Selling Out? A Cross-National Exploration of Nonprofit Retail Operations

Par Kristen Pue , Ph.D. Candidate
08 October 2019

We are proud to share a recent article published by past Ontario Hub Coordinator and PhiLab member Kristen Pue. Her article was published in the Nonprofit and Voluntary Sector Quarterly.

This blog post provides an overview of the main points of a recently published research note on the use of retail by nonprofits. You can access the full paper online.

Philanthropy researchers have often looked at funding as a way to understand nonprofits, their role in society, and to whom they are accountable. Although nonprofit revenue mixes differ from place to place and from organization to organization, there are generally three sources of nonprofit funding: government, philanthropy, and earned income. The last of these, earned income, refers to “the sale of products, services, processes, expertise and intellectual property for monetary return” (Lasby, 2013, p.1). Earned income is also sometimes called “trading activities”, “social enterprise”, or “fee-based” revenue.

Although earned income receives the least attention from nonprofit studies research, it is in fact an important, and growing, element of nonprofit revenue. Indeed, one study found that earned income is the largest nonprofit revenue source, exceeding government and philanthropy (Salamon et al. 2004).

Earned income matters. Understanding this revenue source can help us to improve our comprehension of several other trends in the sector, from the hybridisation of nonprofits to pressures underpinning nonprofit commercialization and trade-offs that nonprofits experience when they adopt market approaches. In particular, learning more about the different kinds of earned income can help us to understand which types are more likely to pose challenges for nonprofits – creating mission drift or influencing decisions about who can access a service and how.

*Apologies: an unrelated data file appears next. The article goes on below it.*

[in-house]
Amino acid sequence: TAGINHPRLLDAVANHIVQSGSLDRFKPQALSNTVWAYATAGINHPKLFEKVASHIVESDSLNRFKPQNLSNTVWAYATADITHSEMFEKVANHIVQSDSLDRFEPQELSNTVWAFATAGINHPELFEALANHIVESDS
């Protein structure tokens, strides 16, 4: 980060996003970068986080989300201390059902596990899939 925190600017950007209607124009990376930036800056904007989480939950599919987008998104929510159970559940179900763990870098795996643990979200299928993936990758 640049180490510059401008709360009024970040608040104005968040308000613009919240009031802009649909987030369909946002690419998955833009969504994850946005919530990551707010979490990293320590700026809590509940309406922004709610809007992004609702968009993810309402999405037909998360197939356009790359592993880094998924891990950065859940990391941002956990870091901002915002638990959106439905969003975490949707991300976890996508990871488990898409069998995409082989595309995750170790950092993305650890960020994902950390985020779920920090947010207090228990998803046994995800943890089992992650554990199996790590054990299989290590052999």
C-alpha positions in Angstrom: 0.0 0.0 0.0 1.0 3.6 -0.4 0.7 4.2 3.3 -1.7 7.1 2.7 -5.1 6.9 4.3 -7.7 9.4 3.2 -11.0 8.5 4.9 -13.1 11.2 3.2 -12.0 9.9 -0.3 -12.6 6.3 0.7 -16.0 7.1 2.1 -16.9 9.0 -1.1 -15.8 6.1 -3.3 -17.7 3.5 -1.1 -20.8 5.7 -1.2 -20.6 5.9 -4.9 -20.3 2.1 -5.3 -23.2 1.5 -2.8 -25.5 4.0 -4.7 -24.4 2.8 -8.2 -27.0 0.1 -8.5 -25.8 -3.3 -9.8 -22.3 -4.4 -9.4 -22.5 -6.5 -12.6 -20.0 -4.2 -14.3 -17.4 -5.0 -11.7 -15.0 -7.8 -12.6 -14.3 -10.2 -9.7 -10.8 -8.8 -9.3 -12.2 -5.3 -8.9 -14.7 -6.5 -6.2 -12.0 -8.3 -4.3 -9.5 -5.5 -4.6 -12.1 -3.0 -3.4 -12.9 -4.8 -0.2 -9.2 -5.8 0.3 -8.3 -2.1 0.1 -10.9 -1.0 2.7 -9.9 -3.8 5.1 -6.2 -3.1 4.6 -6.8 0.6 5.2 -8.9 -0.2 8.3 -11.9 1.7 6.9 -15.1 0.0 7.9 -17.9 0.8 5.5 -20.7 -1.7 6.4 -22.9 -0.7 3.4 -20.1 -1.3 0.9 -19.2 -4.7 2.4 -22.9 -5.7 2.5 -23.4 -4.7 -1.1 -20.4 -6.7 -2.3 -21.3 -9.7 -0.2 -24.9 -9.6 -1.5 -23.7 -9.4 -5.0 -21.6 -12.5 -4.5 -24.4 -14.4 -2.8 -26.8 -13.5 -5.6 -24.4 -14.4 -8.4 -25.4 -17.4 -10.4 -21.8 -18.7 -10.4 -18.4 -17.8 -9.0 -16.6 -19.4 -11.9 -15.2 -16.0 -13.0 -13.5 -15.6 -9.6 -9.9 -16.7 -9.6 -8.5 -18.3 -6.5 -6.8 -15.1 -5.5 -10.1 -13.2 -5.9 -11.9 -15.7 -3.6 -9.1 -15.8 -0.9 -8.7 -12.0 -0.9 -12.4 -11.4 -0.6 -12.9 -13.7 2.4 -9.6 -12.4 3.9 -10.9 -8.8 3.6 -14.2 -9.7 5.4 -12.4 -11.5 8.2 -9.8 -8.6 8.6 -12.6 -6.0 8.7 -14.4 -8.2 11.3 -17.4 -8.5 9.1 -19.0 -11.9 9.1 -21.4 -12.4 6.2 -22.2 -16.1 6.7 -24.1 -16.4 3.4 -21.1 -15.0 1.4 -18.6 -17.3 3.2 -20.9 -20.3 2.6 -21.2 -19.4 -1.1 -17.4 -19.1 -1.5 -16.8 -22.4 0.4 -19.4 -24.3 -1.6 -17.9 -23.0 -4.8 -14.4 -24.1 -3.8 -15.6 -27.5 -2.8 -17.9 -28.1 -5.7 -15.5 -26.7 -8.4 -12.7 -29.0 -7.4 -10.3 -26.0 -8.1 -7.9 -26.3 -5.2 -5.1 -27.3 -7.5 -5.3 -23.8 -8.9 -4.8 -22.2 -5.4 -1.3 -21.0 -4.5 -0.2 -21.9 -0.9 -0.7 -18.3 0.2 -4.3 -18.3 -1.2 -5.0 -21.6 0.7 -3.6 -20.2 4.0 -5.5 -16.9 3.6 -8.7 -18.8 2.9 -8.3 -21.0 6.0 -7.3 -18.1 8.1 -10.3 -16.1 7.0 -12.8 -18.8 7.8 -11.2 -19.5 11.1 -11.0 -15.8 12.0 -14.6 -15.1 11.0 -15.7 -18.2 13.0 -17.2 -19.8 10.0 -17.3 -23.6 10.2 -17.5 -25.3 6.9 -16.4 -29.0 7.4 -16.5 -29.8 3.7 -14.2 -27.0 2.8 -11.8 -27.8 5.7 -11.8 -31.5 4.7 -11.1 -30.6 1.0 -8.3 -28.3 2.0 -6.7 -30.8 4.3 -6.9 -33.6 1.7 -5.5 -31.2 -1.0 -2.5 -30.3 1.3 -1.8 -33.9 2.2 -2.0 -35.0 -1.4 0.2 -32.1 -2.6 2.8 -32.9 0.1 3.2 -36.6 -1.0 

There is an amazing variety of earned income activities, some of which include:

  • membership fees;
  • user, program fees;
  • admission, performance fees;
  • conferences and symposia;
  • event or presentation services;
  • rental fees; sale of goods;
  • tuition, training materials;
  • food, food services;
  • newsletters, magazines;
  • advertising sales;
  • information products; and
  • consulting services (Lasby, 2013).

When a nonprofit decides to buy property and rent it out as a revenue-raising activity, it likely encounters different challenges than when it raises revenue through recreational program user-fees or, again, by putting on an annual conference. The general trend toward nonprofit commercialization certainly matters. But researchers should also be studying how these different types of earned income can affect nonprofits differently.

My research note, now available online in Nonprofit and Voluntary Sector Quarterly (find it here), looks more deeply at one kind of earned income: retail, the sale of goods to the ultimate consumer. Retail is an interesting type of earned income activity because of the non-revenue purposes that it can serve. In the paper, I provide data on the use of nonprofit retail operations (NROs) by local nonprofits connected to major international nongovernmental organization (INGO) movements like the Red Cross/Red Crescent movement, Amnesty International, and Greenpeace.

For nonprofits, opening a “charity shop” might not primarily be about raising money. My paper introduces ten objectives that an NRO might support. Revenue is, of course, one objective included in the list. But other NRO objectives include things like engaging vulnerable beneficiaries, providing employment to people who are often excluded from the job market, and promoting the second-hand market. I then connect those objectives to five different “NRO formats”:

  1. General retail;
  2. Social consumption-promoting retail;
  3. Brand-promoting retail;
  4. Sale of mission-linked goods; and
  5. Thrift shops.

This paper introduces data on the use of nonprofit retail by a sample of nonprofits in twelve countries. Comparing nonprofit sectors cross-nationally is difficult because of the differences in legal regimes that exist, as well as the primarily local nature of nonprofits. To overcome this challenge, I identified a sample of international nonprofit movements with a presence in numerous countries, and then compare the behaviour of those nonprofits cross-nationally. The World Wildlife Fund (WWF) is an INGO, but we can compare the differences between, say, WWF Canada and WWF Germany.